My three-generation quilt which was the beginning of my quilt journey was completed in early June 2002. During that spring, I had started a major project of scanning all my old photos into the computer. When I ran across a funny picture of me and a friend from college, I mailed her a copy. Although Ava and I had not talked in a while, she and I had taken a road trip from Tennessee to Oregon in the early 80’s which had cemented our friendship. When she got the photo, she called me and in the course of the conversation said she had a cold she could not get rid of and was having some tests to see if it might be cancer. It was.
So it turned out that my 2nd quilt was a rush job. I wanted to get it to Ava before she started chemo. To complicate matters, I had foot surgery in late June and was on crutches. My mom drove me to buy some fabric (I got to drive an electric shopping cart for the first time!) Ava’s favorite color was purple and she had told me her new theme song was George Harrison’s Give Me Love. There is a line in the song that goes “Give me hope, help me cope with this heavy load.” I wanted to incorporate both purple and the song into her chemo quilt. She was also a gentle spirit who loved animals and flowers. She had spoiled a mockingbird to peck on her window every day for a peanut butter and cornmeal treat. Even though I still barely knew what I was doing, Ava loved her special quilt. The birds are from a 1935 Nancy Page pattern–Laurel Wreath Quilt–that I found in QNM May 2002. I don’t remember where I got the flowers. I had never used fabric paint so I had to practice that technique before proceeding (I decided on the silver over the yellow). I wrote out the Harrison verse on white packing paper before painting on the horizontal purple strips to make sure I sized it properly.
Now, although I was chomping at the bit to make a quilt of my own, my friend Judy was expecting her first grandchild any day so I decided a baby quilt was in order. My dad’s mother (that’s her and my granddad in front of the house he built by hand when I was 12 years old) was fond of blanket-stitch applique and had several patterns she used for baby quilts. She had sent me copies of them in 1992 and now I have some of her originals in a scrapbook. I had occasionally done some stitching on some baby blocks but they were nowhere near resembling a quilt until I caught this quilt fever. These first two baby quilts went to Judy’s first two granddaughters, Abigail and Mackenzie. Notice my foot is still in the surgery boot. All this quilting helped keep me entertained during my recovery. I worked on a third baby quilt during that time (rabbits) which was later given to my friend Donna when her first grandson Jackson was born.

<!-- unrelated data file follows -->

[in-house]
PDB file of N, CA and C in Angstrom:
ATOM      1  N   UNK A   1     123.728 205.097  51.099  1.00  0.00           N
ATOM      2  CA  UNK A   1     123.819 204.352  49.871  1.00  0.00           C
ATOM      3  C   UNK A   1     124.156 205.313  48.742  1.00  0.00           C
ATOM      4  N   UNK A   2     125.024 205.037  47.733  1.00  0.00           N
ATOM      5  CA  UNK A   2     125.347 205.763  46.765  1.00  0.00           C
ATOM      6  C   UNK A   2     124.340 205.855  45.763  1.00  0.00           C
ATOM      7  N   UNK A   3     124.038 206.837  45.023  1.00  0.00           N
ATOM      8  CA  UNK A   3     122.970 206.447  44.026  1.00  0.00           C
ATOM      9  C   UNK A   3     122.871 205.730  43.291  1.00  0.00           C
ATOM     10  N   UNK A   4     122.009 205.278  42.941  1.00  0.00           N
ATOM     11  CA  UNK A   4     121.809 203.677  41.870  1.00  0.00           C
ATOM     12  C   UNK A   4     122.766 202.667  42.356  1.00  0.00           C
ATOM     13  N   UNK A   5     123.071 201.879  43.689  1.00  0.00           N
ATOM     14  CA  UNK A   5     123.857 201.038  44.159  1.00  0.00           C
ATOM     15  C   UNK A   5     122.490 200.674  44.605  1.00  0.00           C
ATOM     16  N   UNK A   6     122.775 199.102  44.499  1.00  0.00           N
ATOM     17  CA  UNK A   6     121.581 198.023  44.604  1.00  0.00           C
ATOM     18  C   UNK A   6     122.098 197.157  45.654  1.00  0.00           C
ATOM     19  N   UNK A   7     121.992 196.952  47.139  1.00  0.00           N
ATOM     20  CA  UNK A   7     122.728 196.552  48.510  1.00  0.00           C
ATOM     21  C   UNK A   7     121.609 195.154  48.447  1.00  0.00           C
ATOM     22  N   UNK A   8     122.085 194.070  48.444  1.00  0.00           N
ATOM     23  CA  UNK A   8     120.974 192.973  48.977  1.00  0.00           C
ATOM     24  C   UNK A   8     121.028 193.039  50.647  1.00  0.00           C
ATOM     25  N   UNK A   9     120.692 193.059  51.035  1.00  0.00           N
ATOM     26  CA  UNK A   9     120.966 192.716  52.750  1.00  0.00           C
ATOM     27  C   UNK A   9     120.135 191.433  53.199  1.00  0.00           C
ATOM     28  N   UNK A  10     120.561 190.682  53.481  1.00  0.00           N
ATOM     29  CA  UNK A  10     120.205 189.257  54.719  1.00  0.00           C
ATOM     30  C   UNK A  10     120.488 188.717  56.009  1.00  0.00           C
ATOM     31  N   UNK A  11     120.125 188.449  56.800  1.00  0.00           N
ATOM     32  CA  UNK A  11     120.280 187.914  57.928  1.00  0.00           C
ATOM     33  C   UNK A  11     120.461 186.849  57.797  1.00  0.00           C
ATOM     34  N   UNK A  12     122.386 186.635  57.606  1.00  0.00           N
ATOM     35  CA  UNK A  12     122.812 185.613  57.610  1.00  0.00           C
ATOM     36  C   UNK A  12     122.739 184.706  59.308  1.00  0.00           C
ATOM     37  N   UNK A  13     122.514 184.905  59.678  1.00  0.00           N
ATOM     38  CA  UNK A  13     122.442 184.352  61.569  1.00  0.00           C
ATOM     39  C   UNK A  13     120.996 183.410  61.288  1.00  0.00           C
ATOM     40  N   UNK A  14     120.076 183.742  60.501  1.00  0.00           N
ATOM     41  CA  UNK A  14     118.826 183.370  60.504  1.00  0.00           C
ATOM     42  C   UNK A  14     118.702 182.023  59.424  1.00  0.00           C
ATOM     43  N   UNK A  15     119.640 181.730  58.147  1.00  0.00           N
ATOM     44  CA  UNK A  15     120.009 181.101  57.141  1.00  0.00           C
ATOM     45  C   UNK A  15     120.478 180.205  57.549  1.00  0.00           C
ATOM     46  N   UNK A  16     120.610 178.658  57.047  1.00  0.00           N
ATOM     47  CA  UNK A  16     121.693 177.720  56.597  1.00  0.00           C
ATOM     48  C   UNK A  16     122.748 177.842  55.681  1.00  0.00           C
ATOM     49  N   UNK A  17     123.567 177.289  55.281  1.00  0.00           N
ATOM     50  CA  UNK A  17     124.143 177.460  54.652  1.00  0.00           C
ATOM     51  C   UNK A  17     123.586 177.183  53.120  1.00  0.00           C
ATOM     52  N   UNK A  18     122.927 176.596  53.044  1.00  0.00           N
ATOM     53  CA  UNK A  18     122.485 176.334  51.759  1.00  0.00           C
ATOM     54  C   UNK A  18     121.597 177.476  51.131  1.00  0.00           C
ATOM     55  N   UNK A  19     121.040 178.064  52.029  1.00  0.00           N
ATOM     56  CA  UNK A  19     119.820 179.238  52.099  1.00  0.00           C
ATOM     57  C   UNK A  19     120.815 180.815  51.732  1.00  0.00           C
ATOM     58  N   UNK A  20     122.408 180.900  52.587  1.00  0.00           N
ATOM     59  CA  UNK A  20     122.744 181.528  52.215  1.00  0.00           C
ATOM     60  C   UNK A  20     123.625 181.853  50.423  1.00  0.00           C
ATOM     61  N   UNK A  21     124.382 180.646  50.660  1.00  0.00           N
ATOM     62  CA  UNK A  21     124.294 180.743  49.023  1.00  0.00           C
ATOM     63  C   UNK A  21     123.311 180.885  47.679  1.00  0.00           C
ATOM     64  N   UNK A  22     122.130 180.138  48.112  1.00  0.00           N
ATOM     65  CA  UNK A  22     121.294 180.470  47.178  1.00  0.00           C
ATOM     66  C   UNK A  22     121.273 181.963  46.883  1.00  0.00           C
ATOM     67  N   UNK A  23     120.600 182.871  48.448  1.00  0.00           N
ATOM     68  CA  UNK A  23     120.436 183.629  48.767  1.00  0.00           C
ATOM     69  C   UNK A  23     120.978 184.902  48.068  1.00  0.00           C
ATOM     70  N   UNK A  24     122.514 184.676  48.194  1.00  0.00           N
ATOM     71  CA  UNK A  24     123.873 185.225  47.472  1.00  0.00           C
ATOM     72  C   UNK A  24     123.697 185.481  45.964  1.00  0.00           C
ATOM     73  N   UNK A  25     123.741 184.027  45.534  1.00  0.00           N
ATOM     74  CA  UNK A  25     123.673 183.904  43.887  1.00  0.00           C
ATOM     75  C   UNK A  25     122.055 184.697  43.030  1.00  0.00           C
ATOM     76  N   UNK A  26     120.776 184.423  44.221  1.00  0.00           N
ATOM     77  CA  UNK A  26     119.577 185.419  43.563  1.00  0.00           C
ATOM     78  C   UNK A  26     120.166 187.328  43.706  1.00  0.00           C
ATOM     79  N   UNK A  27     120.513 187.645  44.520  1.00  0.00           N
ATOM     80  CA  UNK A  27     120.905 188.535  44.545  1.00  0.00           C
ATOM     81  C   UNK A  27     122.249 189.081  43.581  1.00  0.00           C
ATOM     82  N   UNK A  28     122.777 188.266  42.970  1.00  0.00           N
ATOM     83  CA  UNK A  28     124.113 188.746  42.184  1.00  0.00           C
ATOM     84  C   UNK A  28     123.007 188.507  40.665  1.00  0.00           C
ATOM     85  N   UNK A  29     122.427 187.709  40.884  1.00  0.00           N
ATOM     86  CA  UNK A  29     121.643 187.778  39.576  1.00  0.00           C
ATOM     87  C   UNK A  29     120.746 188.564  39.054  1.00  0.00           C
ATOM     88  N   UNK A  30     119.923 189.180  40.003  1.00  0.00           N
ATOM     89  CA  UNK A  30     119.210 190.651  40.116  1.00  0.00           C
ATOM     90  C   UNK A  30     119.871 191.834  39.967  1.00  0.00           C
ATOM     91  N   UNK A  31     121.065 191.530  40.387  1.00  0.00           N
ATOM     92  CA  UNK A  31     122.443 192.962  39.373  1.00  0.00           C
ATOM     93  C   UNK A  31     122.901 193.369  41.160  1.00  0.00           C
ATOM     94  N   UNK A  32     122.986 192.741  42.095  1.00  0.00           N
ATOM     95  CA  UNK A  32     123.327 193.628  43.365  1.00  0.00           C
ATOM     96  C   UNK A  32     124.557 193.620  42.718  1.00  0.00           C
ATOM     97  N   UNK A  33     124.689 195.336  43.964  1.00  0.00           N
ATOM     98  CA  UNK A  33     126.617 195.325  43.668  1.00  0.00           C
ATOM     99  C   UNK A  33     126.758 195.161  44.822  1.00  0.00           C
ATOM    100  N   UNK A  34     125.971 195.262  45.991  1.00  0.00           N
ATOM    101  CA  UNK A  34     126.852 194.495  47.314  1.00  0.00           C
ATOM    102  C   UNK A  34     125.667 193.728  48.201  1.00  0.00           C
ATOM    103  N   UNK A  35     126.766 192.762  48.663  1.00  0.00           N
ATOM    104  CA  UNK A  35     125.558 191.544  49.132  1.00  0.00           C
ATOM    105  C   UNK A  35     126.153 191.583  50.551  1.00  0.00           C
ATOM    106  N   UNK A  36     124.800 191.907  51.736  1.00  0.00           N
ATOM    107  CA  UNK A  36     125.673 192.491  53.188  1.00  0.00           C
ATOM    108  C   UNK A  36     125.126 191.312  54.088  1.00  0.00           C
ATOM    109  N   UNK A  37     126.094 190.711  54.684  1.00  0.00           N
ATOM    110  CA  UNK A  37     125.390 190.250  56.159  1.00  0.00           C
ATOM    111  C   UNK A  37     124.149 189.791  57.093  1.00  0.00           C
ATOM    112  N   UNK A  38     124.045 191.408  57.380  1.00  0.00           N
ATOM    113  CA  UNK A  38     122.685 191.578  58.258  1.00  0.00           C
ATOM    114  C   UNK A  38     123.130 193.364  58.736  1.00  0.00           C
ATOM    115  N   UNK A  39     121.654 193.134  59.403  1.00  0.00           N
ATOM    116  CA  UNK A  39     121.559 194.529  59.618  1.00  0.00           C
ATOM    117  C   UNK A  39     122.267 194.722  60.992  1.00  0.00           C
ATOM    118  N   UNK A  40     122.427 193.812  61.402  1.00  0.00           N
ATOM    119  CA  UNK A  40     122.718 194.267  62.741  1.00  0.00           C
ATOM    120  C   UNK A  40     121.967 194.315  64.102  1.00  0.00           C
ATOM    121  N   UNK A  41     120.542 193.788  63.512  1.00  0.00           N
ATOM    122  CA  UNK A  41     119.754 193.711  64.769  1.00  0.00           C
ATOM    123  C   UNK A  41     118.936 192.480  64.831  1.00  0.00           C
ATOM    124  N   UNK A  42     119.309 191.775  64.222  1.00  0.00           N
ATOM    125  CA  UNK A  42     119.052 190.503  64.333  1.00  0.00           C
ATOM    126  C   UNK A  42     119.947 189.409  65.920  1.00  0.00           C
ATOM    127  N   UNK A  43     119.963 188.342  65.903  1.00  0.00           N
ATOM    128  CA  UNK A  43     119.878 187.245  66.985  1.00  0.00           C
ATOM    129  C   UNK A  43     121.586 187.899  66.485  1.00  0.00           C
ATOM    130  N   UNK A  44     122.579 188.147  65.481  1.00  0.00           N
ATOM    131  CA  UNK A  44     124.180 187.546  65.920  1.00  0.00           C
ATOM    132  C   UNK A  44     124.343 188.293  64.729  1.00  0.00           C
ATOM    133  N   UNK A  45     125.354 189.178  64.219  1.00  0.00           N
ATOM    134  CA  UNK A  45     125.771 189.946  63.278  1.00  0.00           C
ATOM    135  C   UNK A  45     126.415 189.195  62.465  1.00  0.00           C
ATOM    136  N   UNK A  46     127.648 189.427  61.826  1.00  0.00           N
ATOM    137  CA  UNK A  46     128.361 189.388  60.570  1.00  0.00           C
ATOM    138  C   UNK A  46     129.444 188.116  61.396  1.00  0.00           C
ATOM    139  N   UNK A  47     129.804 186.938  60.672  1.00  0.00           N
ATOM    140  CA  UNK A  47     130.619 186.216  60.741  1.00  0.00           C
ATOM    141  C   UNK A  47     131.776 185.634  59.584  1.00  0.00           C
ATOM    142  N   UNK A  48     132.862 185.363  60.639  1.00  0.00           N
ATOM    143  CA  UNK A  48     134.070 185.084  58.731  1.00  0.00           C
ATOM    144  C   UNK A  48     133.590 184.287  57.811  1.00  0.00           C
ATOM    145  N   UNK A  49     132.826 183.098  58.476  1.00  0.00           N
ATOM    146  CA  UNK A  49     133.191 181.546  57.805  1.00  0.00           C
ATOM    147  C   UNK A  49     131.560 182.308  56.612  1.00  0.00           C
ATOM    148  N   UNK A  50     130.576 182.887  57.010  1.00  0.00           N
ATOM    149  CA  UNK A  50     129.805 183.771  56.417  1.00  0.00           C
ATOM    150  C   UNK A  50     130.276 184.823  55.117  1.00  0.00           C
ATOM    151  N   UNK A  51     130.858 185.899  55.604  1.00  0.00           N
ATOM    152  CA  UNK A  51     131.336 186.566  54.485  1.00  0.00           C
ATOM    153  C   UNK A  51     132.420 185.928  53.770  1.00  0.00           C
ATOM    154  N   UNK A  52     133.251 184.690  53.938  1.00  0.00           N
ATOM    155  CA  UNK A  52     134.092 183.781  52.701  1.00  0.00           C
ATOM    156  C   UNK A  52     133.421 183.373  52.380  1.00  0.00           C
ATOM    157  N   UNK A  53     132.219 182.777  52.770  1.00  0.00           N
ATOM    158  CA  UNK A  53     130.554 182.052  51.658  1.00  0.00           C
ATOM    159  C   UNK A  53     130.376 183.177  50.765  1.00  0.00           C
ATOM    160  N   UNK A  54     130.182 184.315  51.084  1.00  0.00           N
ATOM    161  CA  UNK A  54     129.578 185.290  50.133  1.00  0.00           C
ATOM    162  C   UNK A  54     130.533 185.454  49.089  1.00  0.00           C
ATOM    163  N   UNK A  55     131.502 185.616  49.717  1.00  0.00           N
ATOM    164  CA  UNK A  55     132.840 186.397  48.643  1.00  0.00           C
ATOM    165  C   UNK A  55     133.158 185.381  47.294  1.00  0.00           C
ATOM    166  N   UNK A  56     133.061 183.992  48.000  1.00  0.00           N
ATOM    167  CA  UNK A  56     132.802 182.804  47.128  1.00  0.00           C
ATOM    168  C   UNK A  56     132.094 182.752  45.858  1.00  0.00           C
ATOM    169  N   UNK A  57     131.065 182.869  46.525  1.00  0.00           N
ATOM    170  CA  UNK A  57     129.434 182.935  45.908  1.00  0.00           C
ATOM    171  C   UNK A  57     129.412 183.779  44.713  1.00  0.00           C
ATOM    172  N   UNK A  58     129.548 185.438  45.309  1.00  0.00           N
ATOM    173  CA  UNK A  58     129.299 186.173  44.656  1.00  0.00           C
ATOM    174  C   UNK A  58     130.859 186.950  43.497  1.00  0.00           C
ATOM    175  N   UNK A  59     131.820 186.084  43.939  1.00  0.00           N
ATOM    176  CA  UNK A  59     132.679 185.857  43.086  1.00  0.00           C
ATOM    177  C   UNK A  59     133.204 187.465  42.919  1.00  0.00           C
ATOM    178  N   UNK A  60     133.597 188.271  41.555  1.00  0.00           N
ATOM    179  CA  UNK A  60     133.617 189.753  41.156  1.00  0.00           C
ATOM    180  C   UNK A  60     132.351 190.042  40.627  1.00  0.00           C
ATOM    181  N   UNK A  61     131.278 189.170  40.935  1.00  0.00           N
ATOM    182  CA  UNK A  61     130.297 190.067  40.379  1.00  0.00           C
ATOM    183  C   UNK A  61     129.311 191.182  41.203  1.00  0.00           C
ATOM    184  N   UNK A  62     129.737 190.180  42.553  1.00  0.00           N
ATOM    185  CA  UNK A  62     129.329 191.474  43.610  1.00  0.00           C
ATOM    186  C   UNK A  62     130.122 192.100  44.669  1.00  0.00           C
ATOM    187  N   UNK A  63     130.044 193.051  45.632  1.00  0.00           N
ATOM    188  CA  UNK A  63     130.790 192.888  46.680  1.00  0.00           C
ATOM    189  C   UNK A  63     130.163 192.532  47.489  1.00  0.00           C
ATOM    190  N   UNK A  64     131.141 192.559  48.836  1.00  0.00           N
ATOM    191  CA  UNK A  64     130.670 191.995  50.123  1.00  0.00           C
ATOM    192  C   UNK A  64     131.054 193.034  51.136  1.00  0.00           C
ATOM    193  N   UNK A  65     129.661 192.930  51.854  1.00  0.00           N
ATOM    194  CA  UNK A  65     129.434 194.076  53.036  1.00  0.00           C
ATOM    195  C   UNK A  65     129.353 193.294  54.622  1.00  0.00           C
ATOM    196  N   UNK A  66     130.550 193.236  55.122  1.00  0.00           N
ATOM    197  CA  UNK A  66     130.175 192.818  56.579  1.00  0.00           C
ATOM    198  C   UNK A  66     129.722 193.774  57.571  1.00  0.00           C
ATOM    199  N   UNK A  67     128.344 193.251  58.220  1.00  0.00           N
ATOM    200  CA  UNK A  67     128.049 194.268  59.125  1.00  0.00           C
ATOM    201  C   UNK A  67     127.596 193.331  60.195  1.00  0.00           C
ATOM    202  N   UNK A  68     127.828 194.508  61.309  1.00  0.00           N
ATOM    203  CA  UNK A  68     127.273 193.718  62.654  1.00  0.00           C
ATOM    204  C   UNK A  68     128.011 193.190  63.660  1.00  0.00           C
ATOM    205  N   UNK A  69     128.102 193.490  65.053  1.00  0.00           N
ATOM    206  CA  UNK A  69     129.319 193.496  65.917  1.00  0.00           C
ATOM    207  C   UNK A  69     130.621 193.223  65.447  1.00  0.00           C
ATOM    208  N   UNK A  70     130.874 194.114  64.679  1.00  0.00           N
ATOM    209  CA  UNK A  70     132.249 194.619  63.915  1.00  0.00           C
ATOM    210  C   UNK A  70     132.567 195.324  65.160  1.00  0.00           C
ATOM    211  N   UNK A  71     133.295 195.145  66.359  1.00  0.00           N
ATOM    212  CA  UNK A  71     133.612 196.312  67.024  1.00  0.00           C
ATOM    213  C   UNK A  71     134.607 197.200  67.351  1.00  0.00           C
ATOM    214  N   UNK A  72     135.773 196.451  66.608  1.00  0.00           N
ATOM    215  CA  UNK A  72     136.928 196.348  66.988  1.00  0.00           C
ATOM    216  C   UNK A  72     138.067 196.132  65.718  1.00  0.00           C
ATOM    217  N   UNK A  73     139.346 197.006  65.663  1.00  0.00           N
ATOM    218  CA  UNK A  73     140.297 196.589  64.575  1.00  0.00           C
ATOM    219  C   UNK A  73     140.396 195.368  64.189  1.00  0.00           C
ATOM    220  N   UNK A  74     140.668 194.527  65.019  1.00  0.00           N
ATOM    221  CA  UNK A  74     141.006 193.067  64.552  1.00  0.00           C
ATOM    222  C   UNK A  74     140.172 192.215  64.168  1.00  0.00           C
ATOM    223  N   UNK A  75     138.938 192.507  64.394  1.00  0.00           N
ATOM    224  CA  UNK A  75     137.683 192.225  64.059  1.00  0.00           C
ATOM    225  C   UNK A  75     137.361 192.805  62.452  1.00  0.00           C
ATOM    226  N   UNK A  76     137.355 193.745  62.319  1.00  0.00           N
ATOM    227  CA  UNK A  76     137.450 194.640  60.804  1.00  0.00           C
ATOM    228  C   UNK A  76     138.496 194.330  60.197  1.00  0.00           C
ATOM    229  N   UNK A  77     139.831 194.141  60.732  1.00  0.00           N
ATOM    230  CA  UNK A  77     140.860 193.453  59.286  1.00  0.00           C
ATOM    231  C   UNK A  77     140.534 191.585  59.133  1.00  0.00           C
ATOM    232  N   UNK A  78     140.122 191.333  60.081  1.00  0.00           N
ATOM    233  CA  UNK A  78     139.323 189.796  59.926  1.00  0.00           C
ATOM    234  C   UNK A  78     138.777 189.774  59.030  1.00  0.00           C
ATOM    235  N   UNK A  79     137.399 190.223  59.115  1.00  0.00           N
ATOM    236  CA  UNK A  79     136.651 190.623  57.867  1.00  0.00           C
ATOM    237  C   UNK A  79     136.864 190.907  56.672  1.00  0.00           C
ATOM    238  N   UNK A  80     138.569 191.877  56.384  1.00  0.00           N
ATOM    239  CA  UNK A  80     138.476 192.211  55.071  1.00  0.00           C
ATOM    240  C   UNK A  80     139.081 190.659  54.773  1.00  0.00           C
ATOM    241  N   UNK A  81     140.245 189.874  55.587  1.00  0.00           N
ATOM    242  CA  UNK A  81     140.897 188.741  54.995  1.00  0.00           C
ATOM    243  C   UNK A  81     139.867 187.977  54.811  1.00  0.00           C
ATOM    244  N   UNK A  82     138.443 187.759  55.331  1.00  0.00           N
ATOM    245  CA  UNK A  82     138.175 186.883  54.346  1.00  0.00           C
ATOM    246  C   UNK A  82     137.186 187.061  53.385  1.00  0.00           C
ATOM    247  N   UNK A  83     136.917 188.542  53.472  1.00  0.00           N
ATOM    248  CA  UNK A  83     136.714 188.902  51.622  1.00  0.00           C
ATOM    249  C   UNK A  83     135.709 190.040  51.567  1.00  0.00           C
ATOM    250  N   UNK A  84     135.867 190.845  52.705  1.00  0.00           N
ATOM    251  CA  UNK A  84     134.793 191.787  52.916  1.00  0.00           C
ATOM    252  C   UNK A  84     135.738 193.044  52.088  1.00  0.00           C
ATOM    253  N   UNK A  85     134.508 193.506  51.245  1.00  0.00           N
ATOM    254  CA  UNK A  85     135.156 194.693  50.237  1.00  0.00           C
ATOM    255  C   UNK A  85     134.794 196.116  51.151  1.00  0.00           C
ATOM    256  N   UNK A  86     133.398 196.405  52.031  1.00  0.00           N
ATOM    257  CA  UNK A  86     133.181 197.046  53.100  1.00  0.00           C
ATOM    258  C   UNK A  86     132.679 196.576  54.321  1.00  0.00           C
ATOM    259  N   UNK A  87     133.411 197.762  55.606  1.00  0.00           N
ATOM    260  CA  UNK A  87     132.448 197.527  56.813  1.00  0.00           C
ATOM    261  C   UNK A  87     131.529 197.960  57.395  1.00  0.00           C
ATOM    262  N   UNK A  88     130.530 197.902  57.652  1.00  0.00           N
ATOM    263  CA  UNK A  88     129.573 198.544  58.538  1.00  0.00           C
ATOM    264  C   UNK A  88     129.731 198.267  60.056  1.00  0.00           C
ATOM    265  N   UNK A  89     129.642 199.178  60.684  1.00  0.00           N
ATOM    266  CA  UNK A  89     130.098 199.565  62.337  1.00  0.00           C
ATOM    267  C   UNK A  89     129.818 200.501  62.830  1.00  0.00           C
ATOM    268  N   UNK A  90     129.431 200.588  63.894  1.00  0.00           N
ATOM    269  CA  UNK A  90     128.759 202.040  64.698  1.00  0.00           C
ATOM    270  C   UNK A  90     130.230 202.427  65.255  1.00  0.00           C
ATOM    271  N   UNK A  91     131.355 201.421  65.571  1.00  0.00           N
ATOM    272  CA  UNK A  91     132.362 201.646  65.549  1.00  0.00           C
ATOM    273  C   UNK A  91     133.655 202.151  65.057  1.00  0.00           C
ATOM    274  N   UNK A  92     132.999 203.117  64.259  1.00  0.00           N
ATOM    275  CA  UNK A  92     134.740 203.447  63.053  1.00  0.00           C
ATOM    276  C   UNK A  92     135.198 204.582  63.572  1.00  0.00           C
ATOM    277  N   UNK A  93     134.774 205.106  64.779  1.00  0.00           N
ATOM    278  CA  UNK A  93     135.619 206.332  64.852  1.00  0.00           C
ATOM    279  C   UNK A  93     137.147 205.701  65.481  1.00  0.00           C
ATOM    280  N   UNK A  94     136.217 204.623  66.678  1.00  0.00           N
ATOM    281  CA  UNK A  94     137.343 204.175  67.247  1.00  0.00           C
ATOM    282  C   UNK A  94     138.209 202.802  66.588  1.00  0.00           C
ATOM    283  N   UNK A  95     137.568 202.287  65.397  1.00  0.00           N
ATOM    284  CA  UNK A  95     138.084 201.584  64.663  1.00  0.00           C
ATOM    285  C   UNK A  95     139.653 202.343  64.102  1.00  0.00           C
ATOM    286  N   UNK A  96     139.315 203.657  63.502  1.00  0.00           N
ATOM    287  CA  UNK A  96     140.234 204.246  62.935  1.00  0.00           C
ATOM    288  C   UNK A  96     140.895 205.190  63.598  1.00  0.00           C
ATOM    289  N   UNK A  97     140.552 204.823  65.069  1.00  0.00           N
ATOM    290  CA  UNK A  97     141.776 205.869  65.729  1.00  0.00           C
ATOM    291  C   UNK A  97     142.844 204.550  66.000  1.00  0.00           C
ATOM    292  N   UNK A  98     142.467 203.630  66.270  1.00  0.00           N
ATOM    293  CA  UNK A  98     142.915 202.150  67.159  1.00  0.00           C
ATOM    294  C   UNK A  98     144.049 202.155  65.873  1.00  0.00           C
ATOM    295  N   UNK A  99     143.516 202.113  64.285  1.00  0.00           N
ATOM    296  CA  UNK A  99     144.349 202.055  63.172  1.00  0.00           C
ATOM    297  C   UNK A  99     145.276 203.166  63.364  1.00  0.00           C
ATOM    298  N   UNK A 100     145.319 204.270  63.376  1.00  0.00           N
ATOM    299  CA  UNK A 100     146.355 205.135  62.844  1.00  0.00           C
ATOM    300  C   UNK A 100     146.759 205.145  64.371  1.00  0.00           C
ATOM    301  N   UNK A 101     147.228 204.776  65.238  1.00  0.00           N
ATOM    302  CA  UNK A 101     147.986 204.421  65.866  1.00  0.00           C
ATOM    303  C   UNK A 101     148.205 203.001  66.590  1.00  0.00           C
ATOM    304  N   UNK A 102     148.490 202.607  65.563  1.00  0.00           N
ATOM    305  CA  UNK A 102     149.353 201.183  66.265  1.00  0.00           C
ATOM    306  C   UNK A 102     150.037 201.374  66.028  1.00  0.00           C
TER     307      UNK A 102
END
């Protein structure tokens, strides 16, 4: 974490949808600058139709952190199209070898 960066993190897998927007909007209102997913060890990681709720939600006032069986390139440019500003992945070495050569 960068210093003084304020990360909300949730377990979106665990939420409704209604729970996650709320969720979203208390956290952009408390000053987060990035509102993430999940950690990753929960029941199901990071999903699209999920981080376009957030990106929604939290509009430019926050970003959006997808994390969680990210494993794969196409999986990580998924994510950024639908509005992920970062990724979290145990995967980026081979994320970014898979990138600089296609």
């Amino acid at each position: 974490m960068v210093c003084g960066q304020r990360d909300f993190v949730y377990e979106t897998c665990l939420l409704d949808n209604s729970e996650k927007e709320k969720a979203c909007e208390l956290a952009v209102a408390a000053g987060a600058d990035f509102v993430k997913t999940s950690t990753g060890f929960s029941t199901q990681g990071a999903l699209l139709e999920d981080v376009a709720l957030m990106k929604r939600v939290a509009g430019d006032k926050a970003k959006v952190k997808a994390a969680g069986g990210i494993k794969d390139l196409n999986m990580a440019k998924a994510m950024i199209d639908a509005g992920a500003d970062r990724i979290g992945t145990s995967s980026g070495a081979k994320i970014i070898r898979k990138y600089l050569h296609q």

Now it was time to think about a quilt for me. At the time, each room in my house was painted a different pastel color. I had bought some pastel pillow cases I thought would be perfect in the quilt but my mom told me the fabric would be too tough to hand quilt. So I bought some other fabrics and a pattern. The instructions were for rotary cutting and strip piecing which was a foreign language to me so I had to do some serious studying before proceeding. Some of the fabric is a bit sheer for a quilt but I was thrilled with how it looked in my house. I used the pattern “Yellow Brick Road” by Atkinson Designs. Note the narrow strip of wall to the right of the quilt where I painted 8 inch blocks of my pastel colors and then blended them by adding glaze.
Now I was on a roll and I was drawn to a Grandmother’s Fan picture from my only quilt book because my mom had made one when my sister and I were younger and I never tired of looking at all the fabrics. I wanted the same scrappy look and didn’t know about fat quarters so I started collecting some remnants. I used a an Easy Dresden template by Darlene Zimmerman to cut my wedges. I was fearful of the curves so I experimented with sewing the fans to a muslin foundation with fancy machine stitches but nixed that idea. Next I made a paper pattern for the negative space and cut that from bleached muslin. Sewing the outer curve was no problem for me but the quarter round fan base was a different story so I just decided to zig-zag that to the wedges. This is still one of my favorite quilts and one of the few that I have kept for myself. For binding, I folded over the backing and hemmed but now that I know how to do double continuous binding, I have plans to change that.